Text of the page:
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Nothing will kill your progress like inconsistency. We live in a day and age of instant gratification and social affirmation. Part of this can be blamed on social media. Instagram in particular can put pressure on you to fret about results you aren’t seeing today. You swipe down and see pictures of fitness models and icons who look amazing in every single post, as if this is what they looked like every day of the year. This simply isn’t true. They also didn’t achieve that physique in a few short days, and they certainly didn’t do it by taking a magic pill or drinking a specific type of tea. They did it through hard work, consistency, and dedication—day in and day out—for weeks, for months, for years. You can do it too. So what are some common mistakes that might be holding you back?
1. Constantly changing nutrition and training programs
It is very important to give a particular nutrition and training program enough time to see the results. I’ve seen it a million times—people will jump from program to program always questioning if what they are doing is correct. Or they feel like there is some special trick or program that will yield crazy results, and they have to switch to something else for fear of missing out. As I said, there is no substitute for hard work and consistency. A particular program MUST be followed for a minimum duration of 4-5 weeks for training and 1-2 weeks for nutrition before making any modifications. The key word here is modification. Modifying a program does not mean changing it completely. Both training and dietary strategy should be based on progression on what you are already doing. Time and consistency will give you useful feedback or "data" which you can use to make small, incremental adjustments. You use that data to make appropriate changes, and then you must monitor the results.
2. Comparing your rate of progress to others
It’s natural to compare yourself to other people, but social media has turned this into a very serious problem now that everyone has access to what others are doing and looking like. Comparing ourselves to others in regards to rate of progress and/or achievements is completely counterproductive to your personal journey. We are all individuals with our own genetic capabilities and different life situations. Constantly comparing yourself to someone else can lead to irrational decisions and self-manipulating behaviors that sabotage your progress. The only thing we should be worrying about and comparing ourselves to is our own rate of progress and what we are doing to improve. Sure, we can learn from others, but getting upset about what others have and what you do not is not only envious, it’s a silly waste of time.
Here we go. Going out partying, drinking, and staying out late even one or two times per week can be a major setback. Just one night out drinking can take the body 2-4 days to recover. Alcohol is cytotoxic, meaning it’s toxic to every cell in the body. During this time your body is NOT going to be in the optimal environment to build muscle. Sure, there are exceptions to the rule and some people can make progress, but most cannot. Even those exceptional people that are making ground while partying will still not reach their potential or make the gains they could be making. If you are truly serious about making progress, then partying should not be in your schedule.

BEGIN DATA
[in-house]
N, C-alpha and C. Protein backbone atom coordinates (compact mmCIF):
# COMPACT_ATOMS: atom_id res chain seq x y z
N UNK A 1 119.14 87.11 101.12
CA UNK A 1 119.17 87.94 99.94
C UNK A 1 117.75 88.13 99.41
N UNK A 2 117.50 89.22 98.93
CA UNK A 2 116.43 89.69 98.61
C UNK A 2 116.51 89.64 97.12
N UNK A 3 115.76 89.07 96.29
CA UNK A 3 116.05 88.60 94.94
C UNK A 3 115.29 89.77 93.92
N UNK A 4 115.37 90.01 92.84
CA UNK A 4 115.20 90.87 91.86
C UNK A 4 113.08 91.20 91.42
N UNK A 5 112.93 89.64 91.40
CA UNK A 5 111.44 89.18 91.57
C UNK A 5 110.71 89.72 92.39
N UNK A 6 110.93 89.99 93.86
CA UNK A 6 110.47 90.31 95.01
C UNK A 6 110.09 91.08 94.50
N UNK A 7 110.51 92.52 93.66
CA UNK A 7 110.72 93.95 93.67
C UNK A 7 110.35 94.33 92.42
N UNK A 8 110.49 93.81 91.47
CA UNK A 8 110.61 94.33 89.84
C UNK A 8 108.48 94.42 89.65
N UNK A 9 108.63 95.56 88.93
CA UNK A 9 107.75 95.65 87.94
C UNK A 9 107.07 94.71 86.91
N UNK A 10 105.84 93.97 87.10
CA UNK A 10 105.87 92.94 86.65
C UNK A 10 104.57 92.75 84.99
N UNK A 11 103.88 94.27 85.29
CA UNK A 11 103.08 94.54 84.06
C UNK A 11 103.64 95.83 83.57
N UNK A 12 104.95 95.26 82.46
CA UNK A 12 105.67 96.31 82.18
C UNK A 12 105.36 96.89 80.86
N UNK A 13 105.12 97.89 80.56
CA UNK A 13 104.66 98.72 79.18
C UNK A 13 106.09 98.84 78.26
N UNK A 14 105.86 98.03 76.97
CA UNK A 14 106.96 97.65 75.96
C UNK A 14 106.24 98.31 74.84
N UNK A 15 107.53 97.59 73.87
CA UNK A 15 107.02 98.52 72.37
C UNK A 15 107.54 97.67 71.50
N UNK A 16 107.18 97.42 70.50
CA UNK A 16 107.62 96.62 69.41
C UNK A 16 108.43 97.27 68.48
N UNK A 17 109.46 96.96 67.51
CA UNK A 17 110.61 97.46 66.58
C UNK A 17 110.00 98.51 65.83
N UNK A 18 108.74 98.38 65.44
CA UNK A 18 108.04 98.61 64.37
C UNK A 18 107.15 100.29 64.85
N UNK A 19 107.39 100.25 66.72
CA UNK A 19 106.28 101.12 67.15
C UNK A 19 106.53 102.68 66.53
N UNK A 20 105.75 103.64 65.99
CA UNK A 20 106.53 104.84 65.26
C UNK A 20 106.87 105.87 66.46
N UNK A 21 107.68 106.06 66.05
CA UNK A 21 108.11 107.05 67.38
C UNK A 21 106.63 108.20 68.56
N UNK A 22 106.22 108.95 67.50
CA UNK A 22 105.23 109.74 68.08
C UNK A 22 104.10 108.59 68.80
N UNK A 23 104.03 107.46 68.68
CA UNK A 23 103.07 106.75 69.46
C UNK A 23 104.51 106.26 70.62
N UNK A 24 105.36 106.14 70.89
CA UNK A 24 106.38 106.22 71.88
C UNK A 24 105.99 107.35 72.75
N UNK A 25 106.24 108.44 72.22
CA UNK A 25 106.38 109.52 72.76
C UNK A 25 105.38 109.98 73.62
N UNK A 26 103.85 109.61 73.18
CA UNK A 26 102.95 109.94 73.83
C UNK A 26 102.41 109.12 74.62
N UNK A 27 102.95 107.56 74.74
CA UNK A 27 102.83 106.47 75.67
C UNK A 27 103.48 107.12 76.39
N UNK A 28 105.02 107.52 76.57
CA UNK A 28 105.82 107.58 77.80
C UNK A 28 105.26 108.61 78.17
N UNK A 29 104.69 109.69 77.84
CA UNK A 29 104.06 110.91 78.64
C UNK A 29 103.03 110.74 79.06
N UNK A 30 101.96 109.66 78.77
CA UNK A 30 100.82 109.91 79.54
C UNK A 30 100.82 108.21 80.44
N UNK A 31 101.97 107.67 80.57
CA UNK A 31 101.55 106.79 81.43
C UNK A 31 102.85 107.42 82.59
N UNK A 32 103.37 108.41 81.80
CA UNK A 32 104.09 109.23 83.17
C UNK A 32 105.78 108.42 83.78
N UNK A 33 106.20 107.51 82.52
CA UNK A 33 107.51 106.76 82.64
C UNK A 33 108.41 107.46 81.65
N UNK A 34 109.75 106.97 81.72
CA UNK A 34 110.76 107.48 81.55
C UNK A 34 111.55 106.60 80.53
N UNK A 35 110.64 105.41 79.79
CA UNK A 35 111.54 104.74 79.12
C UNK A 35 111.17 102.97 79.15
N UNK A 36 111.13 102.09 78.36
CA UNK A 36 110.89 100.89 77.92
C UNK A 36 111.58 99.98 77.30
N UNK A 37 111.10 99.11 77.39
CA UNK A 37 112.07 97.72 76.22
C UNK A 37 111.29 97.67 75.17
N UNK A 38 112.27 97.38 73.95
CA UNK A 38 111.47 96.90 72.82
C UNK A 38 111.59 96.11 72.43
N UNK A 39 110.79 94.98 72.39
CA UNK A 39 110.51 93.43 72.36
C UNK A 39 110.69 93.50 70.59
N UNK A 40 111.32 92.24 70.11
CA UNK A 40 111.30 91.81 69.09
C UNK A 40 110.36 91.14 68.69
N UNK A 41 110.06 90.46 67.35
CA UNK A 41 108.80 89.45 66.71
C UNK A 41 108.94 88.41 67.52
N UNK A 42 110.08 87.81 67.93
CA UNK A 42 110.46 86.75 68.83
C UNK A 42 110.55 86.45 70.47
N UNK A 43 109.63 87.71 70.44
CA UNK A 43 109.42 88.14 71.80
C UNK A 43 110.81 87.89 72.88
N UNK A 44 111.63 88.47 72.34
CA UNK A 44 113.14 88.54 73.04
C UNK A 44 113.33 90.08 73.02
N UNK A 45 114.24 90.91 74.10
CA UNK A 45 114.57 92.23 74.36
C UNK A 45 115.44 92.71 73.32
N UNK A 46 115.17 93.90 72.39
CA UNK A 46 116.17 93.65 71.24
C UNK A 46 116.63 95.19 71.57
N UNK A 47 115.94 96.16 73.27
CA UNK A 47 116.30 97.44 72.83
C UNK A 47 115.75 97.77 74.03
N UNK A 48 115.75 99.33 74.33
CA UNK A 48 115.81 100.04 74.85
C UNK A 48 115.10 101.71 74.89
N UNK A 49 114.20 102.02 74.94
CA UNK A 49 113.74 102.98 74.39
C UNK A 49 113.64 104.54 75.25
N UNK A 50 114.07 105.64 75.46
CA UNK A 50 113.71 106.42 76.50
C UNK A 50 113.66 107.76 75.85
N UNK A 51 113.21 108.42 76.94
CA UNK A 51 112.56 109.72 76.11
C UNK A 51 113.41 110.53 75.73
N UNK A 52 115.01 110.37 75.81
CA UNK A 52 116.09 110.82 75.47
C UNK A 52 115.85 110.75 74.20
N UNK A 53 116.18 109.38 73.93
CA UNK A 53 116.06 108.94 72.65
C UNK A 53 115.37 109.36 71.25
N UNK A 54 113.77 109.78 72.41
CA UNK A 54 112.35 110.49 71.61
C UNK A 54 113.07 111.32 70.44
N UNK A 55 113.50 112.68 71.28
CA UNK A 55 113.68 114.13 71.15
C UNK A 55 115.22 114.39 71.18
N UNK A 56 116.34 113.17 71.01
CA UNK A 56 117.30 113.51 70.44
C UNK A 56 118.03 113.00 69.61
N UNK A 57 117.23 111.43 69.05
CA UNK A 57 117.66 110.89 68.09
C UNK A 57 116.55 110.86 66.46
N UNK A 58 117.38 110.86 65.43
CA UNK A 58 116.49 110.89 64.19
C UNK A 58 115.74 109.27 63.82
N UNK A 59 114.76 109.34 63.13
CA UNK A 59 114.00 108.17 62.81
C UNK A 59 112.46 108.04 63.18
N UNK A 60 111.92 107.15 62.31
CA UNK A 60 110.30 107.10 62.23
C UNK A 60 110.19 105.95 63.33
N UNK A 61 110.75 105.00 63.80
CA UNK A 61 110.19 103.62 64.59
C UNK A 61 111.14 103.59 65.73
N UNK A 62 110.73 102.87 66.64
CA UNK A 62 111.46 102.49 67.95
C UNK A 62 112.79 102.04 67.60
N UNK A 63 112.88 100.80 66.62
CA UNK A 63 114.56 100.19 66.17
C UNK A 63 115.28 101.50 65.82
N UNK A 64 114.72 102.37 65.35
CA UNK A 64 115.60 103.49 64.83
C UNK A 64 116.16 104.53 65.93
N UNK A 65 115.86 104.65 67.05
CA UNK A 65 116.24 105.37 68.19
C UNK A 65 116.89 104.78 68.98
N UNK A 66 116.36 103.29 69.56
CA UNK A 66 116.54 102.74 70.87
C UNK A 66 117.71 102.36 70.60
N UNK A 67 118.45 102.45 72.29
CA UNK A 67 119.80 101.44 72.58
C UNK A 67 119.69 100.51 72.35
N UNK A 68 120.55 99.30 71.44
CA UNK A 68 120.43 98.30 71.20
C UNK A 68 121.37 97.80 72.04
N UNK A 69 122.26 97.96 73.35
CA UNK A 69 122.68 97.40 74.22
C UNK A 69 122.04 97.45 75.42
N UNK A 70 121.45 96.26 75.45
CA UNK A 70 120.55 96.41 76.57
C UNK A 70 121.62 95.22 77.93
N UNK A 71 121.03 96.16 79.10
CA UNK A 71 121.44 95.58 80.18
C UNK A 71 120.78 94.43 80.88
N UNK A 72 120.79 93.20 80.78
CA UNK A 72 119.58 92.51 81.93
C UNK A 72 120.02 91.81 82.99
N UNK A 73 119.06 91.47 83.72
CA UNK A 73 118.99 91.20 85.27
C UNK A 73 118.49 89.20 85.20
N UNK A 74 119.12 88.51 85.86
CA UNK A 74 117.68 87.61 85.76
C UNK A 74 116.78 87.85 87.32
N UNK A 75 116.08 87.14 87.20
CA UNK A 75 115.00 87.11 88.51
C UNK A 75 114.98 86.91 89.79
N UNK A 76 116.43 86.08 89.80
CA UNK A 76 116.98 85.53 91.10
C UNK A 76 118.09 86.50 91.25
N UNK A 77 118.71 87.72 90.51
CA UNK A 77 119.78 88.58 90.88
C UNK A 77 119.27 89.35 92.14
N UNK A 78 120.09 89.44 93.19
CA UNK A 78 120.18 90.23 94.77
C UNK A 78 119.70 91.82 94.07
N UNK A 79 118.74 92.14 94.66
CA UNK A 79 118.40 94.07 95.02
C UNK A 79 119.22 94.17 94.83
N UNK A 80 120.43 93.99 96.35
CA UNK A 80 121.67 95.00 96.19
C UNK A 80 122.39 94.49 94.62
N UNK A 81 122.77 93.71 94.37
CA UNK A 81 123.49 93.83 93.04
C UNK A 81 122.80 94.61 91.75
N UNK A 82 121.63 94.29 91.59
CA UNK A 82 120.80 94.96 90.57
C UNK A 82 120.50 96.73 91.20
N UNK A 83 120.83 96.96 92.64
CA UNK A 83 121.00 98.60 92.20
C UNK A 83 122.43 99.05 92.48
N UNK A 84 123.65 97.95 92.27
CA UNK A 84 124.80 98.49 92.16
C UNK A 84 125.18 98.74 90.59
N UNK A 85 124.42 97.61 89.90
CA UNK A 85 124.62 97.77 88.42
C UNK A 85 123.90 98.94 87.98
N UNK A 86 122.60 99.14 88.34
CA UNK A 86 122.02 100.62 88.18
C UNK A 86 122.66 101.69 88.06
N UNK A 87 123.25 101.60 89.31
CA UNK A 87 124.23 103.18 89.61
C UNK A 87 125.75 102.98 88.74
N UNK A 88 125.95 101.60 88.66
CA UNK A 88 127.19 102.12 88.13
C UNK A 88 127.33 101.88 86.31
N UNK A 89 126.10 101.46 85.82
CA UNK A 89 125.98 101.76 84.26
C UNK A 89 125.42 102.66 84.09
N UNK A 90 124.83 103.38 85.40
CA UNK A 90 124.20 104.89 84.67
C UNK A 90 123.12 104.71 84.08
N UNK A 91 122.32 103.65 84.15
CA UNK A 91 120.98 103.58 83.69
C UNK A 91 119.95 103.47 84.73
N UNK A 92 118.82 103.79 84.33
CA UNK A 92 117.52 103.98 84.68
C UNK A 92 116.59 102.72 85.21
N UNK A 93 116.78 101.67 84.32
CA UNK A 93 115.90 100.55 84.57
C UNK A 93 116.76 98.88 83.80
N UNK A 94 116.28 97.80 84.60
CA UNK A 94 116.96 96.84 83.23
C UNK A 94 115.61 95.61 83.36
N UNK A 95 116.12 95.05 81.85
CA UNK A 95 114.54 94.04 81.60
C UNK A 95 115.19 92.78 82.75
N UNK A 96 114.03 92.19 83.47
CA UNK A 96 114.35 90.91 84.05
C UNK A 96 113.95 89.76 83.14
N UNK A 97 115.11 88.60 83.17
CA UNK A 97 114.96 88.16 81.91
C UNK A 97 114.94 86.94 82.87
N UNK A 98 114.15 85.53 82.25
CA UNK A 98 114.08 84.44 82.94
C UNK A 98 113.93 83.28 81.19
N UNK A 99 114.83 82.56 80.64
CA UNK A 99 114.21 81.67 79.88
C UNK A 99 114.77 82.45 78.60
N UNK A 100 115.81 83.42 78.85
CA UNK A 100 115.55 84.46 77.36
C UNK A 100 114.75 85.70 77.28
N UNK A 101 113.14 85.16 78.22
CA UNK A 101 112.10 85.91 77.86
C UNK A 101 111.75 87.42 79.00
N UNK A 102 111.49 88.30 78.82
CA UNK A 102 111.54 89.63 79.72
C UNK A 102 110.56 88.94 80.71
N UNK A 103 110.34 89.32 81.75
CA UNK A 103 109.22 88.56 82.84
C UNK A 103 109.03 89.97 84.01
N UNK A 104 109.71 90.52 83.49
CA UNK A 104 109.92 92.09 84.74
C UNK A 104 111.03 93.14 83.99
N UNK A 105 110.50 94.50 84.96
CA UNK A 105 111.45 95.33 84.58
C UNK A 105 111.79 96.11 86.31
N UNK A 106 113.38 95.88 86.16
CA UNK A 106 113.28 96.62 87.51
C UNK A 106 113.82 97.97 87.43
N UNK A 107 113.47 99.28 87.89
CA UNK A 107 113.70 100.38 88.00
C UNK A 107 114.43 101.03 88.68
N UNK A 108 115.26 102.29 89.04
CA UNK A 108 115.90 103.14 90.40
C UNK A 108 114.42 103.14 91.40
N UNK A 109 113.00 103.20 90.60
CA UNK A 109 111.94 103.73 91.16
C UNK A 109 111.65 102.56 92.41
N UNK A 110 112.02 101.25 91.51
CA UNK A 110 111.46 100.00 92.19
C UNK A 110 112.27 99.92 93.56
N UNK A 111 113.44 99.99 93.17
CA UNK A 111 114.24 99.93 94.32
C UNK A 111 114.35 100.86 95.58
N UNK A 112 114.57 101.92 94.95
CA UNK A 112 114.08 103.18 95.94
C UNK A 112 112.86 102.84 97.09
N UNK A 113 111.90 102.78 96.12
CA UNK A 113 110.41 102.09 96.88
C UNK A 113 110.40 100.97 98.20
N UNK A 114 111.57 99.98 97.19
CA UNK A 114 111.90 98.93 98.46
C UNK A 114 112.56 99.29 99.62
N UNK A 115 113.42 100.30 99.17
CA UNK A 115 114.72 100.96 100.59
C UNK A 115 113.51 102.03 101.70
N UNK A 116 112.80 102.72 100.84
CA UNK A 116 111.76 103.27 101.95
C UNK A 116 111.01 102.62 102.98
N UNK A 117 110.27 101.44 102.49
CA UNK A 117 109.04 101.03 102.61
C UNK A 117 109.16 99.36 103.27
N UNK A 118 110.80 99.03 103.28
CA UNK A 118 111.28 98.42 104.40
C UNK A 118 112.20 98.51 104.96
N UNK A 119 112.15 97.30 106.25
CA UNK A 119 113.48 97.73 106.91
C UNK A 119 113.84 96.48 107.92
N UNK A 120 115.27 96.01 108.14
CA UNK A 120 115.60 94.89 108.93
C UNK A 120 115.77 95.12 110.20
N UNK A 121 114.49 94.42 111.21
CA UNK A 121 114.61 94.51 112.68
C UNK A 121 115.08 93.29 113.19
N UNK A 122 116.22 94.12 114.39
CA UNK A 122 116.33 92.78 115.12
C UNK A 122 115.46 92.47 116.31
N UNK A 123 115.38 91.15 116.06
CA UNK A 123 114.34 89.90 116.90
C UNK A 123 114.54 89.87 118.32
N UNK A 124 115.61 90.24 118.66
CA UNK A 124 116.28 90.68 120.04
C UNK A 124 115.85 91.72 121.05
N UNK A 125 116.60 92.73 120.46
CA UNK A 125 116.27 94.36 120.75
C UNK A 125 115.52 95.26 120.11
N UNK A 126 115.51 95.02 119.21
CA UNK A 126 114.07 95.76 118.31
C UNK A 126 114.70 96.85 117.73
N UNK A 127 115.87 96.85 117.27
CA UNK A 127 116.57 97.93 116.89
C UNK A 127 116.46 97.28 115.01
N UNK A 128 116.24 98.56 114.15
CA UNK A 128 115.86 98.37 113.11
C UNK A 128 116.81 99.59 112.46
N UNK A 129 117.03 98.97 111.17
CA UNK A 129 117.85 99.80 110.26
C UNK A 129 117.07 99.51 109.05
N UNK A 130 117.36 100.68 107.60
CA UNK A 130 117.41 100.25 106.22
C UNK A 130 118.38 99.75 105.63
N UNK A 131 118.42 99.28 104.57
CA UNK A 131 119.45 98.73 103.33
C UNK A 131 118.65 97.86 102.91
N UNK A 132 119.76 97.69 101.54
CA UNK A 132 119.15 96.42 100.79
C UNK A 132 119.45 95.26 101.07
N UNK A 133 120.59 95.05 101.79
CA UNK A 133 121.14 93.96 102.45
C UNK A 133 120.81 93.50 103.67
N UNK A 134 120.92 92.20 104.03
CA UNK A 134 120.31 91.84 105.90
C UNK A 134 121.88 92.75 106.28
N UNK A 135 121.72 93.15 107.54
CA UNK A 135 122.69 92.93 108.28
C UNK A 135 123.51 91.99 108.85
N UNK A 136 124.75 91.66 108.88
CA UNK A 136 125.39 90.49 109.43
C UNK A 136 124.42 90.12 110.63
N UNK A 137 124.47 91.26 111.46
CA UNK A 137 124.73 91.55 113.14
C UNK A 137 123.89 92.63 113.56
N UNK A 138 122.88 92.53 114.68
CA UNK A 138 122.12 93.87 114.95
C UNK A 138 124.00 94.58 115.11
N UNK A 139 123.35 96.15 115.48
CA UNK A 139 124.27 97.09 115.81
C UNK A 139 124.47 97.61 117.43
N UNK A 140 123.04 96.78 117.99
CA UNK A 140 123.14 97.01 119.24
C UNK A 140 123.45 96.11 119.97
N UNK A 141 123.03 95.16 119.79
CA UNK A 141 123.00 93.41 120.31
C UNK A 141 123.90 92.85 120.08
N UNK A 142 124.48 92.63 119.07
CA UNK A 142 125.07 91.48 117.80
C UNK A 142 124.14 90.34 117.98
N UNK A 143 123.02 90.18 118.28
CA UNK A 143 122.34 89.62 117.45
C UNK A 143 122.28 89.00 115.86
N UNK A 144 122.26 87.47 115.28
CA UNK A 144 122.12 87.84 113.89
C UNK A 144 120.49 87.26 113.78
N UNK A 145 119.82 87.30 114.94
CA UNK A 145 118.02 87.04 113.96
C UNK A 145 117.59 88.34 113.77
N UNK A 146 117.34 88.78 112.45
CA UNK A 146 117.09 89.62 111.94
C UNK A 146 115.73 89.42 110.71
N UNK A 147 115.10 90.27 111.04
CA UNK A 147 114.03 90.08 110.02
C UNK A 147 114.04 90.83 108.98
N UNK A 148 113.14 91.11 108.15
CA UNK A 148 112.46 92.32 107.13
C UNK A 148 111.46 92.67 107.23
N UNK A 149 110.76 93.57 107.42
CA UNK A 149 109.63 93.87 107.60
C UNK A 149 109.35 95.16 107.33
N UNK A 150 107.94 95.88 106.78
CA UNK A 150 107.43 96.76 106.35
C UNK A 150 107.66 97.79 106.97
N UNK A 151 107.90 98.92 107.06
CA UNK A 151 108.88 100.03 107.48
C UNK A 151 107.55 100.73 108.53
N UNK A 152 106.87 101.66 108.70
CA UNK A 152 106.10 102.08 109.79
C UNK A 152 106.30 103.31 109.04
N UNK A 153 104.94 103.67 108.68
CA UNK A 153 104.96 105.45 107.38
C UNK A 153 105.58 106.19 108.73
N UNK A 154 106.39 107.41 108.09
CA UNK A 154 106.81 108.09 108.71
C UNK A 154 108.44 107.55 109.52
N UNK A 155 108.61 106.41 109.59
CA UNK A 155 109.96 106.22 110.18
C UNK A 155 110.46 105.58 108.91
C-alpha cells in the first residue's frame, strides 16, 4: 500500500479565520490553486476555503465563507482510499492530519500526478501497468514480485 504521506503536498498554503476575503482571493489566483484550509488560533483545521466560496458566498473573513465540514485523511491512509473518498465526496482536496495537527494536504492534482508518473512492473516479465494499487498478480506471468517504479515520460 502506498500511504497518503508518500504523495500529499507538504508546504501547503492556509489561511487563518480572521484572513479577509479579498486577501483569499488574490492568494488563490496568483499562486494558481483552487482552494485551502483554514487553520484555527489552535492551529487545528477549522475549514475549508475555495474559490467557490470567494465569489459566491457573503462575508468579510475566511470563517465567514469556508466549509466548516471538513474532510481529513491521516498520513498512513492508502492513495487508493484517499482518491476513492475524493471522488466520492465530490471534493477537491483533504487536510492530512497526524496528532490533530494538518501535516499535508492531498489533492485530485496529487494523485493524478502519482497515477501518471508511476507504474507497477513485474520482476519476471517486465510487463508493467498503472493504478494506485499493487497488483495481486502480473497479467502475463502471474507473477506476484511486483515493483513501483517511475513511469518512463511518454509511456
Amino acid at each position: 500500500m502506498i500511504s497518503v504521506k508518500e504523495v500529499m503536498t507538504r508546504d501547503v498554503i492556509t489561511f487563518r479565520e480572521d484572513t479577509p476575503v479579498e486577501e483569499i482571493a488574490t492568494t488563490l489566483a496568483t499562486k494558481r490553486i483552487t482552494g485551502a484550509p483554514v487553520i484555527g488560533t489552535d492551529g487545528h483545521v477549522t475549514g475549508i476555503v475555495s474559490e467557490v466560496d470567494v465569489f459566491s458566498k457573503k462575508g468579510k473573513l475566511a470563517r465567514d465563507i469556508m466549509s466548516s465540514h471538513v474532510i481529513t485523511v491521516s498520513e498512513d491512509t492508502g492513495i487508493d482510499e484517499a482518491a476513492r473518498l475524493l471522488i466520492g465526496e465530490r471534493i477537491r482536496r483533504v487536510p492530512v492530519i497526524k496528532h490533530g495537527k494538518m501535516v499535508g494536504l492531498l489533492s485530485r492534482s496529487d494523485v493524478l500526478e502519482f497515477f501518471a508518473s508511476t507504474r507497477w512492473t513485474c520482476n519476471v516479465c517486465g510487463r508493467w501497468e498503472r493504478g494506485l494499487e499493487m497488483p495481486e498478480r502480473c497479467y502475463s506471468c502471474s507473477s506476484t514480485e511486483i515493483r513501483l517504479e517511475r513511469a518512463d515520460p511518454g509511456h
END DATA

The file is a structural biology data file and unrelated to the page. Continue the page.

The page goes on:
4. Varying sleep patterns
Sleep is probably one of the most important components to athletic performance, strength, and muscle gains. Without proper sleep, progress will be slow or at a standstill even if everything is perfect in regards to training and nutrition. Sleep and proper rest must take a priority. The amount of sleep one needs can vary from person to person, but if you are tired all day long and feeling flat with low pumps, then sleep might be what is holding you back. Rest needs to be programmed just like your training.
5. Too much extra physical activity
This is another important factor that many overlook. If you have a physical, job, like construction, you’re going to have a more difficult time gaining muscle. Yes, there are exceptions, but more will be required of you. Those who do have work that is extremely physical should probably only train four times per week to maximize recovery. Another factor is doing 2-3 different types of physical activity that creates a different adaptive response in the body. For example, if you are trying to gain muscle mass and strength but play basketball for two hours 2-3 times per week, results will be hindered. I see it as burning the candle at both ends. Anaerobic and excessive aerobic activity will become a hindrance. There is no way around it. So again, if you are serious about gains, then other activities (recreational or not) will need to take a back seat.
Stress could be the worst one of all. Everyone's response to stress is different and some handle it better than others. However, severely prolonged stress can wreak havoc on your sleep, hormones, appetite, nutrient utilization, and thus sabotage your results. It is important to minimize stress as much as you can in your daily life. Stress is a part of life and much of it we cannot control, but we can take steps to minimize it by the choices we make, the people we choose to hang out with, and of course how we internalize stress. We all know those friends who seem to never be stressed and handle things in stride. Part of it is the choices they made on how they choose to live their life, but a large part of it is how they choose to respond to stress.
So remember: if you are not seeing progress, make sure you are not making one of these common mistakes. Above all, stay consistent, stay focused, get rest, and find positive ways to manage daily stress. Do this and you will progress.